Google Nexus 10 review

A great value full size tablet with only a few minor shortcomings

Google Nexus 10 review
The definitive Google Nexus 10 review

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The Google Nexus 10 is an incredibly important product for Google. The brand entered the tablet market with the Nexus 7, but was only really competing with other Android tablets - it was friendly competition and it was against devices that by and large had struggled to achieve much market share anyway - at least until the iPad Mini arrived.

The Google Nexus 10 had more to live up to, because it was inevitably compared to the iPad 4 and now the iPad Air, which is one of Apple's most successful products.

In short Google couldn't afford to get this wrong, so it needed to hit the ground running in the larger tablet market. And even then it was going to be an uphill struggle to make much of a dent in the iPad's sales.

Google clearly realised this, because it delivered a then top-end device with a world-class screen and a comparatively modest price tag.

We liked

The display is one of the biggest talking points on the Google Nexus 10. At 300 pixels per inch it was the highest resolution tablet display on the planet when launched, and it still stands up well now.

It's no longer quite as impressive a feat as it once seemed, but it's still enough to make it stand out from the tablet crowd.

Thanks to having such a great screen it's also superb for watching movies, web browsing and playing games on, delivering a hard to match performance for all three. Since media is such a big part of the tablet experience that's a really big deal.

It's a great performer too. Other than taking a while to process panoramic photos we never felt like it was struggling to keep up. It's fast and smooth whatever you throw at it.

Then there's the price tag, it might not be quite as rock bottom as the Google Nexus 7, but it's still a good deal cheaper than the cheapest iPad Air, which makes it substantially friendlier on the wallet.

We disliked

Let's not beat around the bush - the Google Nexus 10 isn't the most attractive device out. It's shown up by the Nexus 7 and blown away by the iPad in the appearance stakes. It doesn't look cheap as such, but it doesn't look great either.

The biggest problem though is arguably its lack of storage. There's no micro SD card slot and the biggest version you can buy is only 32GB.

If you want to load it up with movies, music and games then even with that you'll find that you quickly run out of space. Free cloud storage for music helps a little, but doesn't eradicate the problem.

Ultimately unless most of your media is streamed you're likely to run out of space and the cheaper 16GB version will feel even more limited.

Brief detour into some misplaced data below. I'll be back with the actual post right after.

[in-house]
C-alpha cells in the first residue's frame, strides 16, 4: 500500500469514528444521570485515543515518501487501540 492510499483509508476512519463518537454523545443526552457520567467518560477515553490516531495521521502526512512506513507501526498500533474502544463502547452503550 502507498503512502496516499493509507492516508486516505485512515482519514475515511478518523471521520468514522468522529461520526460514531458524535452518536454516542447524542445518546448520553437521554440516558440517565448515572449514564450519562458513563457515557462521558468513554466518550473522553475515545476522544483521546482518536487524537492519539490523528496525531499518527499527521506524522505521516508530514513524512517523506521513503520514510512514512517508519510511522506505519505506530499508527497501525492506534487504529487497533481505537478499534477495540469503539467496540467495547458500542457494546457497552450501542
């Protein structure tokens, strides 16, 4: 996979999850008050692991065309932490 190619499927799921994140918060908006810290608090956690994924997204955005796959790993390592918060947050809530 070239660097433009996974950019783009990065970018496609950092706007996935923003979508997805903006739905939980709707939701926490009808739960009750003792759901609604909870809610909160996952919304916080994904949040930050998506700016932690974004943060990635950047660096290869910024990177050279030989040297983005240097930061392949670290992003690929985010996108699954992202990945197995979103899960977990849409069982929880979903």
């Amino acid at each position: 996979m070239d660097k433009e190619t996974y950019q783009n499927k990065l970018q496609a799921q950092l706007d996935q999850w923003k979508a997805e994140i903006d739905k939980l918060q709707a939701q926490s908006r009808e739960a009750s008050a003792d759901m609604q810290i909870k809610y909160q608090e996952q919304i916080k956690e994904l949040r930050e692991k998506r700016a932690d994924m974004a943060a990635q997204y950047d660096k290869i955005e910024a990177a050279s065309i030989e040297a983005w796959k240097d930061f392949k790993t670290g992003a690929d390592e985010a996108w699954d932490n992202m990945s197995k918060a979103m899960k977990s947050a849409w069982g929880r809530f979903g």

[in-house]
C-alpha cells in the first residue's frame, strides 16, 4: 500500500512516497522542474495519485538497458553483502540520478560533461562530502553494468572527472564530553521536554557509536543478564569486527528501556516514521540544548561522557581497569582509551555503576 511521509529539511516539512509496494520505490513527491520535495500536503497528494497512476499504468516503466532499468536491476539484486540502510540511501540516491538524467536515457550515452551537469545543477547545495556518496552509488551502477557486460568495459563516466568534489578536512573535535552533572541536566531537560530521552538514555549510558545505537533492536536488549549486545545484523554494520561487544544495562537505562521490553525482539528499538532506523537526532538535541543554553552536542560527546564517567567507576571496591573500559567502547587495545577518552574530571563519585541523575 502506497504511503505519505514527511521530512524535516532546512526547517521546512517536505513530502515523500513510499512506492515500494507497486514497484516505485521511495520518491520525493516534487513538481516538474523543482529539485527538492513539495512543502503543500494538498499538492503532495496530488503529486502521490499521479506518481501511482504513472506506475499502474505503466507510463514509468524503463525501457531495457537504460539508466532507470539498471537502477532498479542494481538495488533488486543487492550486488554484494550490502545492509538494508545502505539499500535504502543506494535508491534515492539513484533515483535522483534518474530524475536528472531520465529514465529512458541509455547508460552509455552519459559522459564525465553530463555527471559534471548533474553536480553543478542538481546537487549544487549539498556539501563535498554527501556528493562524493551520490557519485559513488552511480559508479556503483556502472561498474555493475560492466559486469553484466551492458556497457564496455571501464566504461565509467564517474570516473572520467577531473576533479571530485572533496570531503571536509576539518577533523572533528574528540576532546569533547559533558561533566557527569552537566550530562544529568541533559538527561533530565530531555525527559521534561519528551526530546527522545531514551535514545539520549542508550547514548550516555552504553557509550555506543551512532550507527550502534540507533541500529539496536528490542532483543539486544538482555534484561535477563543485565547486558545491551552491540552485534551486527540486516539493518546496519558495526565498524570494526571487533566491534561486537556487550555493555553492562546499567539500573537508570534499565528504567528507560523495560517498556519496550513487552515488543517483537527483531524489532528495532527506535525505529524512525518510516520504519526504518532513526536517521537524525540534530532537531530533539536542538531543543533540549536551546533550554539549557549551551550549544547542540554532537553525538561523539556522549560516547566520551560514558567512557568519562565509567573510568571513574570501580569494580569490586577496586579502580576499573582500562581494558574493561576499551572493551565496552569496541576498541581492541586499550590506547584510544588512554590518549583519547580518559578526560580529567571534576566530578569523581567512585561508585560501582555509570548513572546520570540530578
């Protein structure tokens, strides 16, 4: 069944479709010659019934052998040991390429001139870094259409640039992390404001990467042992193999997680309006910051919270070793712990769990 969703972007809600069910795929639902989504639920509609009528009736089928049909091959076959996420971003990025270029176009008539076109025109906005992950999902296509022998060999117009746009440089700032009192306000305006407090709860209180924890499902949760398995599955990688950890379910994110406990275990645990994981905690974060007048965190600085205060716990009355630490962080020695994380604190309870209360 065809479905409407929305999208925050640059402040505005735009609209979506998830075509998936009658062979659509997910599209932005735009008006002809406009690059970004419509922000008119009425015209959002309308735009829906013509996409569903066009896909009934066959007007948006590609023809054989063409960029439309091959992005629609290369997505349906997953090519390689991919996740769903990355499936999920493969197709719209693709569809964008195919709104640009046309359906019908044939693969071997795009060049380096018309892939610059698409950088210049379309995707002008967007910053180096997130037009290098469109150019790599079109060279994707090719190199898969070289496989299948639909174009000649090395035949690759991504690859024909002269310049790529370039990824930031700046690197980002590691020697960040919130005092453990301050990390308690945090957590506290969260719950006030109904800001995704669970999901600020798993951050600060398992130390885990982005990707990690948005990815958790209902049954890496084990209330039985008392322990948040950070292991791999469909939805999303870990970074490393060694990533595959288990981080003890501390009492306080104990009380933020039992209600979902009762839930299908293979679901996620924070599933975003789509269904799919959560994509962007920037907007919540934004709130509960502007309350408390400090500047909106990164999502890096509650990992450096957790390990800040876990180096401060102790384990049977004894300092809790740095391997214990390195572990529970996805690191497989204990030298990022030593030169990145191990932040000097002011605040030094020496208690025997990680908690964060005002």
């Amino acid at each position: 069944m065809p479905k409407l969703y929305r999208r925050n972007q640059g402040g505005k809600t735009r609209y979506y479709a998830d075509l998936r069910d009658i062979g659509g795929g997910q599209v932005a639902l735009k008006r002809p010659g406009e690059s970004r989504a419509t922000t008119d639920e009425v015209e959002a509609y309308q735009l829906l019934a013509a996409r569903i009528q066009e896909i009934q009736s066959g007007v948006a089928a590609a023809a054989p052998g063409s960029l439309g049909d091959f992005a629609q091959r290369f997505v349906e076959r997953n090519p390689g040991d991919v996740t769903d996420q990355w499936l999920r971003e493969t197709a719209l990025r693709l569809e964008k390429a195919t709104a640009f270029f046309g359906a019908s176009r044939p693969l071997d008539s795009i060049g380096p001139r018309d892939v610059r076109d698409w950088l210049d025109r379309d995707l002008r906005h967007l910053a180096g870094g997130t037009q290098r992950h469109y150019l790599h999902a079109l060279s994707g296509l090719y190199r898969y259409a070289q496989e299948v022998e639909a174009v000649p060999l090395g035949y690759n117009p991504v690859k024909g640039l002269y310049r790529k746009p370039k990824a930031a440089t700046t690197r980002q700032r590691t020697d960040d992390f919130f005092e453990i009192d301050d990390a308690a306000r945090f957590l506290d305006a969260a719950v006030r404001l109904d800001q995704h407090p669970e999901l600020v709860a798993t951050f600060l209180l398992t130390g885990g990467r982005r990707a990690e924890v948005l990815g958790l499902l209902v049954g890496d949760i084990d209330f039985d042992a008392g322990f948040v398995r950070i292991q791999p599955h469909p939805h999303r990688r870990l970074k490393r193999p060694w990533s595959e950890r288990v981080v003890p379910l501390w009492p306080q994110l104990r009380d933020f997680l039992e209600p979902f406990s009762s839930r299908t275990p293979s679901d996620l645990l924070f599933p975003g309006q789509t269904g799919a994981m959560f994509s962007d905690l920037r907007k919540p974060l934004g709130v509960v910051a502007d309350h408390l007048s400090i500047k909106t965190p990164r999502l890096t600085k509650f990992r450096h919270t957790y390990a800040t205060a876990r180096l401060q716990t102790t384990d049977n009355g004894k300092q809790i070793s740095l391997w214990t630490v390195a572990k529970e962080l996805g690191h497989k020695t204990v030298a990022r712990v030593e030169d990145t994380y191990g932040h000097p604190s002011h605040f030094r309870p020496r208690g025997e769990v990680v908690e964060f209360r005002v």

The lack of a 3G or 4G version of the Nexus 10 is also disappointing. If Google wants to be able to compete with the iPad, it needs to be able to match what Apple's iPad can offer, and in this case the Nexus 10 is found lacking.

For a while I held out hope that Google and Samsung might release an updated version with 3G and possibly also 4G, but it doesn't look like that's going to happen, unfortunately.


The Google Nexus 10 is clearly a brilliant tablet. It has high-end specs at a mid-range price, and that alone makes it deserving of attention. Add to that a generally stunning screen and near faultless performance and it really does start to look like an iPad beater.

But after spending some time with it I can't quite be as enthusiastic as I'd like. The lack of expandable storage combined with the fairly limited internal storage really hampers its media capabilities.

Since tablets are for most people a media-centric device that's a real issue and the single biggest problem with the Google Nexus 10, along with the screen offering slightly muted colours and contrast ratios.

I don't want to end on a negative note though, since most of the other problems are little more than nitpicking, and it really is an impressive device. If you want a 10.1-inch Android tablet this is still easily one of the best there is, and in this price range it's absolutely the best.

Looking away from Android we come to the biggest question - how does it fare against the iPad? The reality is the iPad Air trumps the Nexus 10 in terms of premium design and fluidity - but it comes at a cost. A really big cost.

Ultimately, other than the price, there's little reason for Apple fans to jump ship to the Nexus 10, equally the Nexus 10 puts up enough of a defence to keep the Android faithful happy.

James Rogerson

James is a freelance phones, tablets and wearables writer and sub-editor at TechRadar. He has a love for everything ‘smart’, from watches to lights, and can often be found arguing with AI assistants or drowning in the latest apps. James also contributes to, and and has written for T3, Digital Camera World, Clarity Media and others, with work on the web, in print and on TV.